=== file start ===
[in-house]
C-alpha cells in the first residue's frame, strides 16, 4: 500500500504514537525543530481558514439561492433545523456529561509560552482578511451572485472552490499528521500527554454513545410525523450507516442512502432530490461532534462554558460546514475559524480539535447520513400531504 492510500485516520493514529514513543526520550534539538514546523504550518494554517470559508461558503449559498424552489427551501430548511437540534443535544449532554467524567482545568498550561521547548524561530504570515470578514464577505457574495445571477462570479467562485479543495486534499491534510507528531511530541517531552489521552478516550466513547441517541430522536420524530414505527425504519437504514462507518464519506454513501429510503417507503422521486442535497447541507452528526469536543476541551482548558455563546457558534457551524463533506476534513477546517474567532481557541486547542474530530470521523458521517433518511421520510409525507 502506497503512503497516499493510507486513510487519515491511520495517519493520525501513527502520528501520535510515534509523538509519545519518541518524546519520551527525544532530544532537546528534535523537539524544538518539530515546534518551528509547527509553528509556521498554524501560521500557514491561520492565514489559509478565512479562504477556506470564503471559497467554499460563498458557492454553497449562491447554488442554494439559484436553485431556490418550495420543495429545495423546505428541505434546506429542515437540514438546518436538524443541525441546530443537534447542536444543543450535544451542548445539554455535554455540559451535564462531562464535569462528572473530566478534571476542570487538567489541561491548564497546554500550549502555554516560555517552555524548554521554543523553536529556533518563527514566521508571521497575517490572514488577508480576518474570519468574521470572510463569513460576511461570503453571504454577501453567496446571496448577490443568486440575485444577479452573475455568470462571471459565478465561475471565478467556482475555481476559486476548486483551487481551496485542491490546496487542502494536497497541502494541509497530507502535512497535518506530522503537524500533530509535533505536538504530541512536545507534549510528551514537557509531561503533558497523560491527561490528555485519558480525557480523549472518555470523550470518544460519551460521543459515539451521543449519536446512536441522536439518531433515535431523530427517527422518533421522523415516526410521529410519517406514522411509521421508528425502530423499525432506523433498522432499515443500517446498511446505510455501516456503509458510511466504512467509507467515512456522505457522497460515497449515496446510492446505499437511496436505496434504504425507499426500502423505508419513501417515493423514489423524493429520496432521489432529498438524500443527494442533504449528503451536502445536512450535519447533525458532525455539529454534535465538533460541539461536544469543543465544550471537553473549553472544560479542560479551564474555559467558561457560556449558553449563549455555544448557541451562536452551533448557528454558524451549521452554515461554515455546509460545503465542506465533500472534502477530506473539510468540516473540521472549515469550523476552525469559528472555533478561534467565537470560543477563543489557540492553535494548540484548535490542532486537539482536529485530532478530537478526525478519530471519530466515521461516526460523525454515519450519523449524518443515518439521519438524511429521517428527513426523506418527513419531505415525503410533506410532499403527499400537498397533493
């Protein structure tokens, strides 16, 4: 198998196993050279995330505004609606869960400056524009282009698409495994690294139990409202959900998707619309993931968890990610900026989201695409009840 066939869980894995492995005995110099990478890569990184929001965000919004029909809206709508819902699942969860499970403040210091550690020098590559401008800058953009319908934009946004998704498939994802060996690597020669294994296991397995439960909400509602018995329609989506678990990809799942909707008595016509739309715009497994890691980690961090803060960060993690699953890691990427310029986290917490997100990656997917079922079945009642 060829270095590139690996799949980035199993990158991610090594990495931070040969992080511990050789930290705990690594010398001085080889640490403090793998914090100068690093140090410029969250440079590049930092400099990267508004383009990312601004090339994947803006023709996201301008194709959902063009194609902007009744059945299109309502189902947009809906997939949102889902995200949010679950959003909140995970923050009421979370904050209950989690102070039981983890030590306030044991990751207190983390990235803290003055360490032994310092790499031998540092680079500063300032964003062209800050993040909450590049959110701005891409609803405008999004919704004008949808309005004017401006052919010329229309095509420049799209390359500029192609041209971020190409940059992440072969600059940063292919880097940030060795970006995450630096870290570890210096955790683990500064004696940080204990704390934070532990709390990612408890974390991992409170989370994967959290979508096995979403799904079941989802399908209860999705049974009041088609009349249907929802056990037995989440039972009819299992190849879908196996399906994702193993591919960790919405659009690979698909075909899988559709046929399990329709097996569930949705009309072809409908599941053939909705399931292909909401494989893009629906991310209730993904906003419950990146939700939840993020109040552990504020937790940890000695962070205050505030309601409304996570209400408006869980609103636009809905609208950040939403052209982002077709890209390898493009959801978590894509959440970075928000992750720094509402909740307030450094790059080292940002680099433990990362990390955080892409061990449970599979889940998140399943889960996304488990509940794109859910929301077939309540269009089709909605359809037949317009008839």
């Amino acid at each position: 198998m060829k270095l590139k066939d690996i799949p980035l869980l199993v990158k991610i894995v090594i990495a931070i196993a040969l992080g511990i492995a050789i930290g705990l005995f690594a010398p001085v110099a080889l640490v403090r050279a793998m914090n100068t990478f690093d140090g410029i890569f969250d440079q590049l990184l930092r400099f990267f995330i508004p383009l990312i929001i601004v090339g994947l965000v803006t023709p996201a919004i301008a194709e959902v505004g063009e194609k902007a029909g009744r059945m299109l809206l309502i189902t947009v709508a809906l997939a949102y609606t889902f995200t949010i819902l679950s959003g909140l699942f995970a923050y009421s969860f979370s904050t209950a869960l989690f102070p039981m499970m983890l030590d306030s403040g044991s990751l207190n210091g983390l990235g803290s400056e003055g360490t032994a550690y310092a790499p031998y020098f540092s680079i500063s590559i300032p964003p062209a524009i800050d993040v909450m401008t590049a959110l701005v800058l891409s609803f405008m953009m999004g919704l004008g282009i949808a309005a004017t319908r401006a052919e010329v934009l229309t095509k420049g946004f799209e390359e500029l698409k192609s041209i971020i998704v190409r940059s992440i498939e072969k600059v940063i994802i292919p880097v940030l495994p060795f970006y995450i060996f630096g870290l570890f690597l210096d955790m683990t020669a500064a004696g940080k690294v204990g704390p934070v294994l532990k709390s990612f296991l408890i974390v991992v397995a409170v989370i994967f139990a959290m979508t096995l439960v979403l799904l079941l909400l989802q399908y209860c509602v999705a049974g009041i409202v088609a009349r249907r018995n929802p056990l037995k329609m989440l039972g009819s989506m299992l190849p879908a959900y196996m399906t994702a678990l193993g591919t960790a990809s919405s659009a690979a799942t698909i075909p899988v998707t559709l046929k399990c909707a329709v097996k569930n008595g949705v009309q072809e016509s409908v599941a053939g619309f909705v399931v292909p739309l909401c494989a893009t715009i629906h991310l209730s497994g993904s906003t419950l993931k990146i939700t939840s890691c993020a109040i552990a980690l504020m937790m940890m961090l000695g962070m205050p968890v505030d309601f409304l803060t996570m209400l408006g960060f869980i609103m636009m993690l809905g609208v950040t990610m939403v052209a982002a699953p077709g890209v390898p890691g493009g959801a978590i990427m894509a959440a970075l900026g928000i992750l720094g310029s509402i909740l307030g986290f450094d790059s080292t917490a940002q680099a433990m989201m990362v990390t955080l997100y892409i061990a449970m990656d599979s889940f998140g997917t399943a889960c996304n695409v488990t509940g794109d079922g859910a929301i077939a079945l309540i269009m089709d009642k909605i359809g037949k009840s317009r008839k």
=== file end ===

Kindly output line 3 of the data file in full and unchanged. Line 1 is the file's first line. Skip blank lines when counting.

């Protein structure tokens, strides 16, 4: 198998196993050279995330505004609606869960400056524009282009698409495994690294139990409202959900998707619309993931968890990610900026989201695409009840 066939869980894995492995005995110099990478890569990184929001965000919004029909809206709508819902699942969860499970403040210091550690020098590559401008800058953009319908934009946004998704498939994802060996690597020669294994296991397995439960909400509602018995329609989506678990990809799942909707008595016509739309715009497994890691980690961090803060960060993690699953890691990427310029986290917490997100990656997917079922079945009642 060829270095590139690996799949980035199993990158991610090594990495931070040969992080511990050789930290705990690594010398001085080889640490403090793998914090100068690093140090410029969250440079590049930092400099990267508004383009990312601004090339994947803006023709996201301008194709959902063009194609902007009744059945299109309502189902947009809906997939949102889902995200949010679950959003909140995970923050009421979370904050209950989690102070039981983890030590306030044991990751207190983390990235803290003055360490032994310092790499031998540092680079500063300032964003062209800050993040909450590049959110701005891409609803405008999004919704004008949808309005004017401006052919010329229309095509420049799209390359500029192609041209971020190409940059992440072969600059940063292919880097940030060795970006995450630096870290570890210096955790683990500064004696940080204990704390934070532990709390990612408890974390991992409170989370994967959290979508096995979403799904079941989802399908209860999705049974009041088609009349249907929802056990037995989440039972009819299992190849879908196996399906994702193993591919960790919405659009690979698909075909899988559709046929399990329709097996569930949705009309072809409908599941053939909705399931292909909401494989893009629906991310209730993904906003419950990146939700939840993020109040552990504020937790940890000695962070205050505030309601409304996570209400408006869980609103636009809905609208950040939403052209982002077709890209390898493009959801978590894509959440970075928000992750720094509402909740307030450094790059080292940002680099433990990362990390955080892409061990449970599979889940998140399943889960996304488990509940794109859910929301077939309540269009089709909605359809037949317009008839």